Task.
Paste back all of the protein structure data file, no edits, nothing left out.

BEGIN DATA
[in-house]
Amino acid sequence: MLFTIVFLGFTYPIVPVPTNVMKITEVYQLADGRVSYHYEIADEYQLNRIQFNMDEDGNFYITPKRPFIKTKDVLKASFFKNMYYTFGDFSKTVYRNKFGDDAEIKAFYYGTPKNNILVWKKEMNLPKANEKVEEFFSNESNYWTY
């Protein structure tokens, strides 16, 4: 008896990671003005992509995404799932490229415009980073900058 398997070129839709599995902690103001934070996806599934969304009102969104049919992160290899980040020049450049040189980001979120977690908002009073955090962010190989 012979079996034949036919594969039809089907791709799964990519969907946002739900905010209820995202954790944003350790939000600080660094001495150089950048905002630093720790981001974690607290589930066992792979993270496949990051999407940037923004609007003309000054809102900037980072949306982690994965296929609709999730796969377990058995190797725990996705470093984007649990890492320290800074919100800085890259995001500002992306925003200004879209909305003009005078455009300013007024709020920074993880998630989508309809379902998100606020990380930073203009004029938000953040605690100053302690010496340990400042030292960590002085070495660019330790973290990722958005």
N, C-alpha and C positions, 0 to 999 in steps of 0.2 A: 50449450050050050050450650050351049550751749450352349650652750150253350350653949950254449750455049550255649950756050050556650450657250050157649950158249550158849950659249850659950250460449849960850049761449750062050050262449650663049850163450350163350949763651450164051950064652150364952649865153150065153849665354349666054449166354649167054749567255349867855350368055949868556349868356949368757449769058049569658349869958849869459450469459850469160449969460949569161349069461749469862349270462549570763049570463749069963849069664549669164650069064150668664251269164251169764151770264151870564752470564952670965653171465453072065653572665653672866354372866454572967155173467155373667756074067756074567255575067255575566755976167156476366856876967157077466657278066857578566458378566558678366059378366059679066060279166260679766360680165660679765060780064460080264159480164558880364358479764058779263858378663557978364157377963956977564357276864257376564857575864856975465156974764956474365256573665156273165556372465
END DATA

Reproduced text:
[in-house]
Amino acid sequence: MLFTIVFLGFTYPIVPVPTNVMKITEVYQLADGRVSYHYEIADEYQLNRIQFNMDEDGNFYITPKRPFIKTKDVLKASFFKNMYYTFGDFSKTVYRNKFGDDAEIKAFYYGTPKNNILVWKKEMNLPKANEKVEEFFSNESNYWTY
């Protein structure tokens, strides 16, 4: 008896990671003005992509995404799932490229415009980073900058 398997070129839709599995902690103001934070996806599934969304009102969104049919992160290899980040020049450049040189980001979120977690908002009073955090962010190989 012979079996034949036919594969039809089907791709799964990519969907946002739900905010209820995202954790944003350790939000600080660094001495150089950048905002630093720790981001974690607290589930066992792979993270496949990051999407940037923004609007003309000054809102900037980072949306982690994965296929609709999730796969377990058995190797725990996705470093984007649990890492320290800074919100800085890259995001500002992306925003200004879209909305003009005078455009300013007024709020920074993880998630989508309809379902998100606020990380930073203009004029938000953040605690100053302690010496340990400042030292960590002085070495660019330790973290990722958005």
N, C-alpha and C positions, 0 to 999 in steps of 0.2 A: 50449450050050050050450650050351049550751749450352349650652750150253350350653949950254449750455049550255649950756050050556650450657250050157649950158249550158849950659249850659950250460449849960850049761449750062050050262449650663049850163450350163350949763651450164051950064652150364952649865153150065153849665354349666054449166354649167054749567255349867855350368055949868556349868356949368757449769058049569658349869958849869459450469459850469160449969460949569161349069461749469862349270462549570763049570463749069963849069664549669164650069064150668664251269164251169764151770264151870564752470564952670965653171465453072065653572665653672866354372866454572967155173467155373667756074067756074567255575067255575566755976167156476366856876967157077466657278066857578566458378566558678366059378366059679066060279166260679766360680165660679765060780064460080264159480164558880364358479764058779263858378663557978364157377963956977564357276864257376564857575864856975465156974764956474365256573665156273165556372465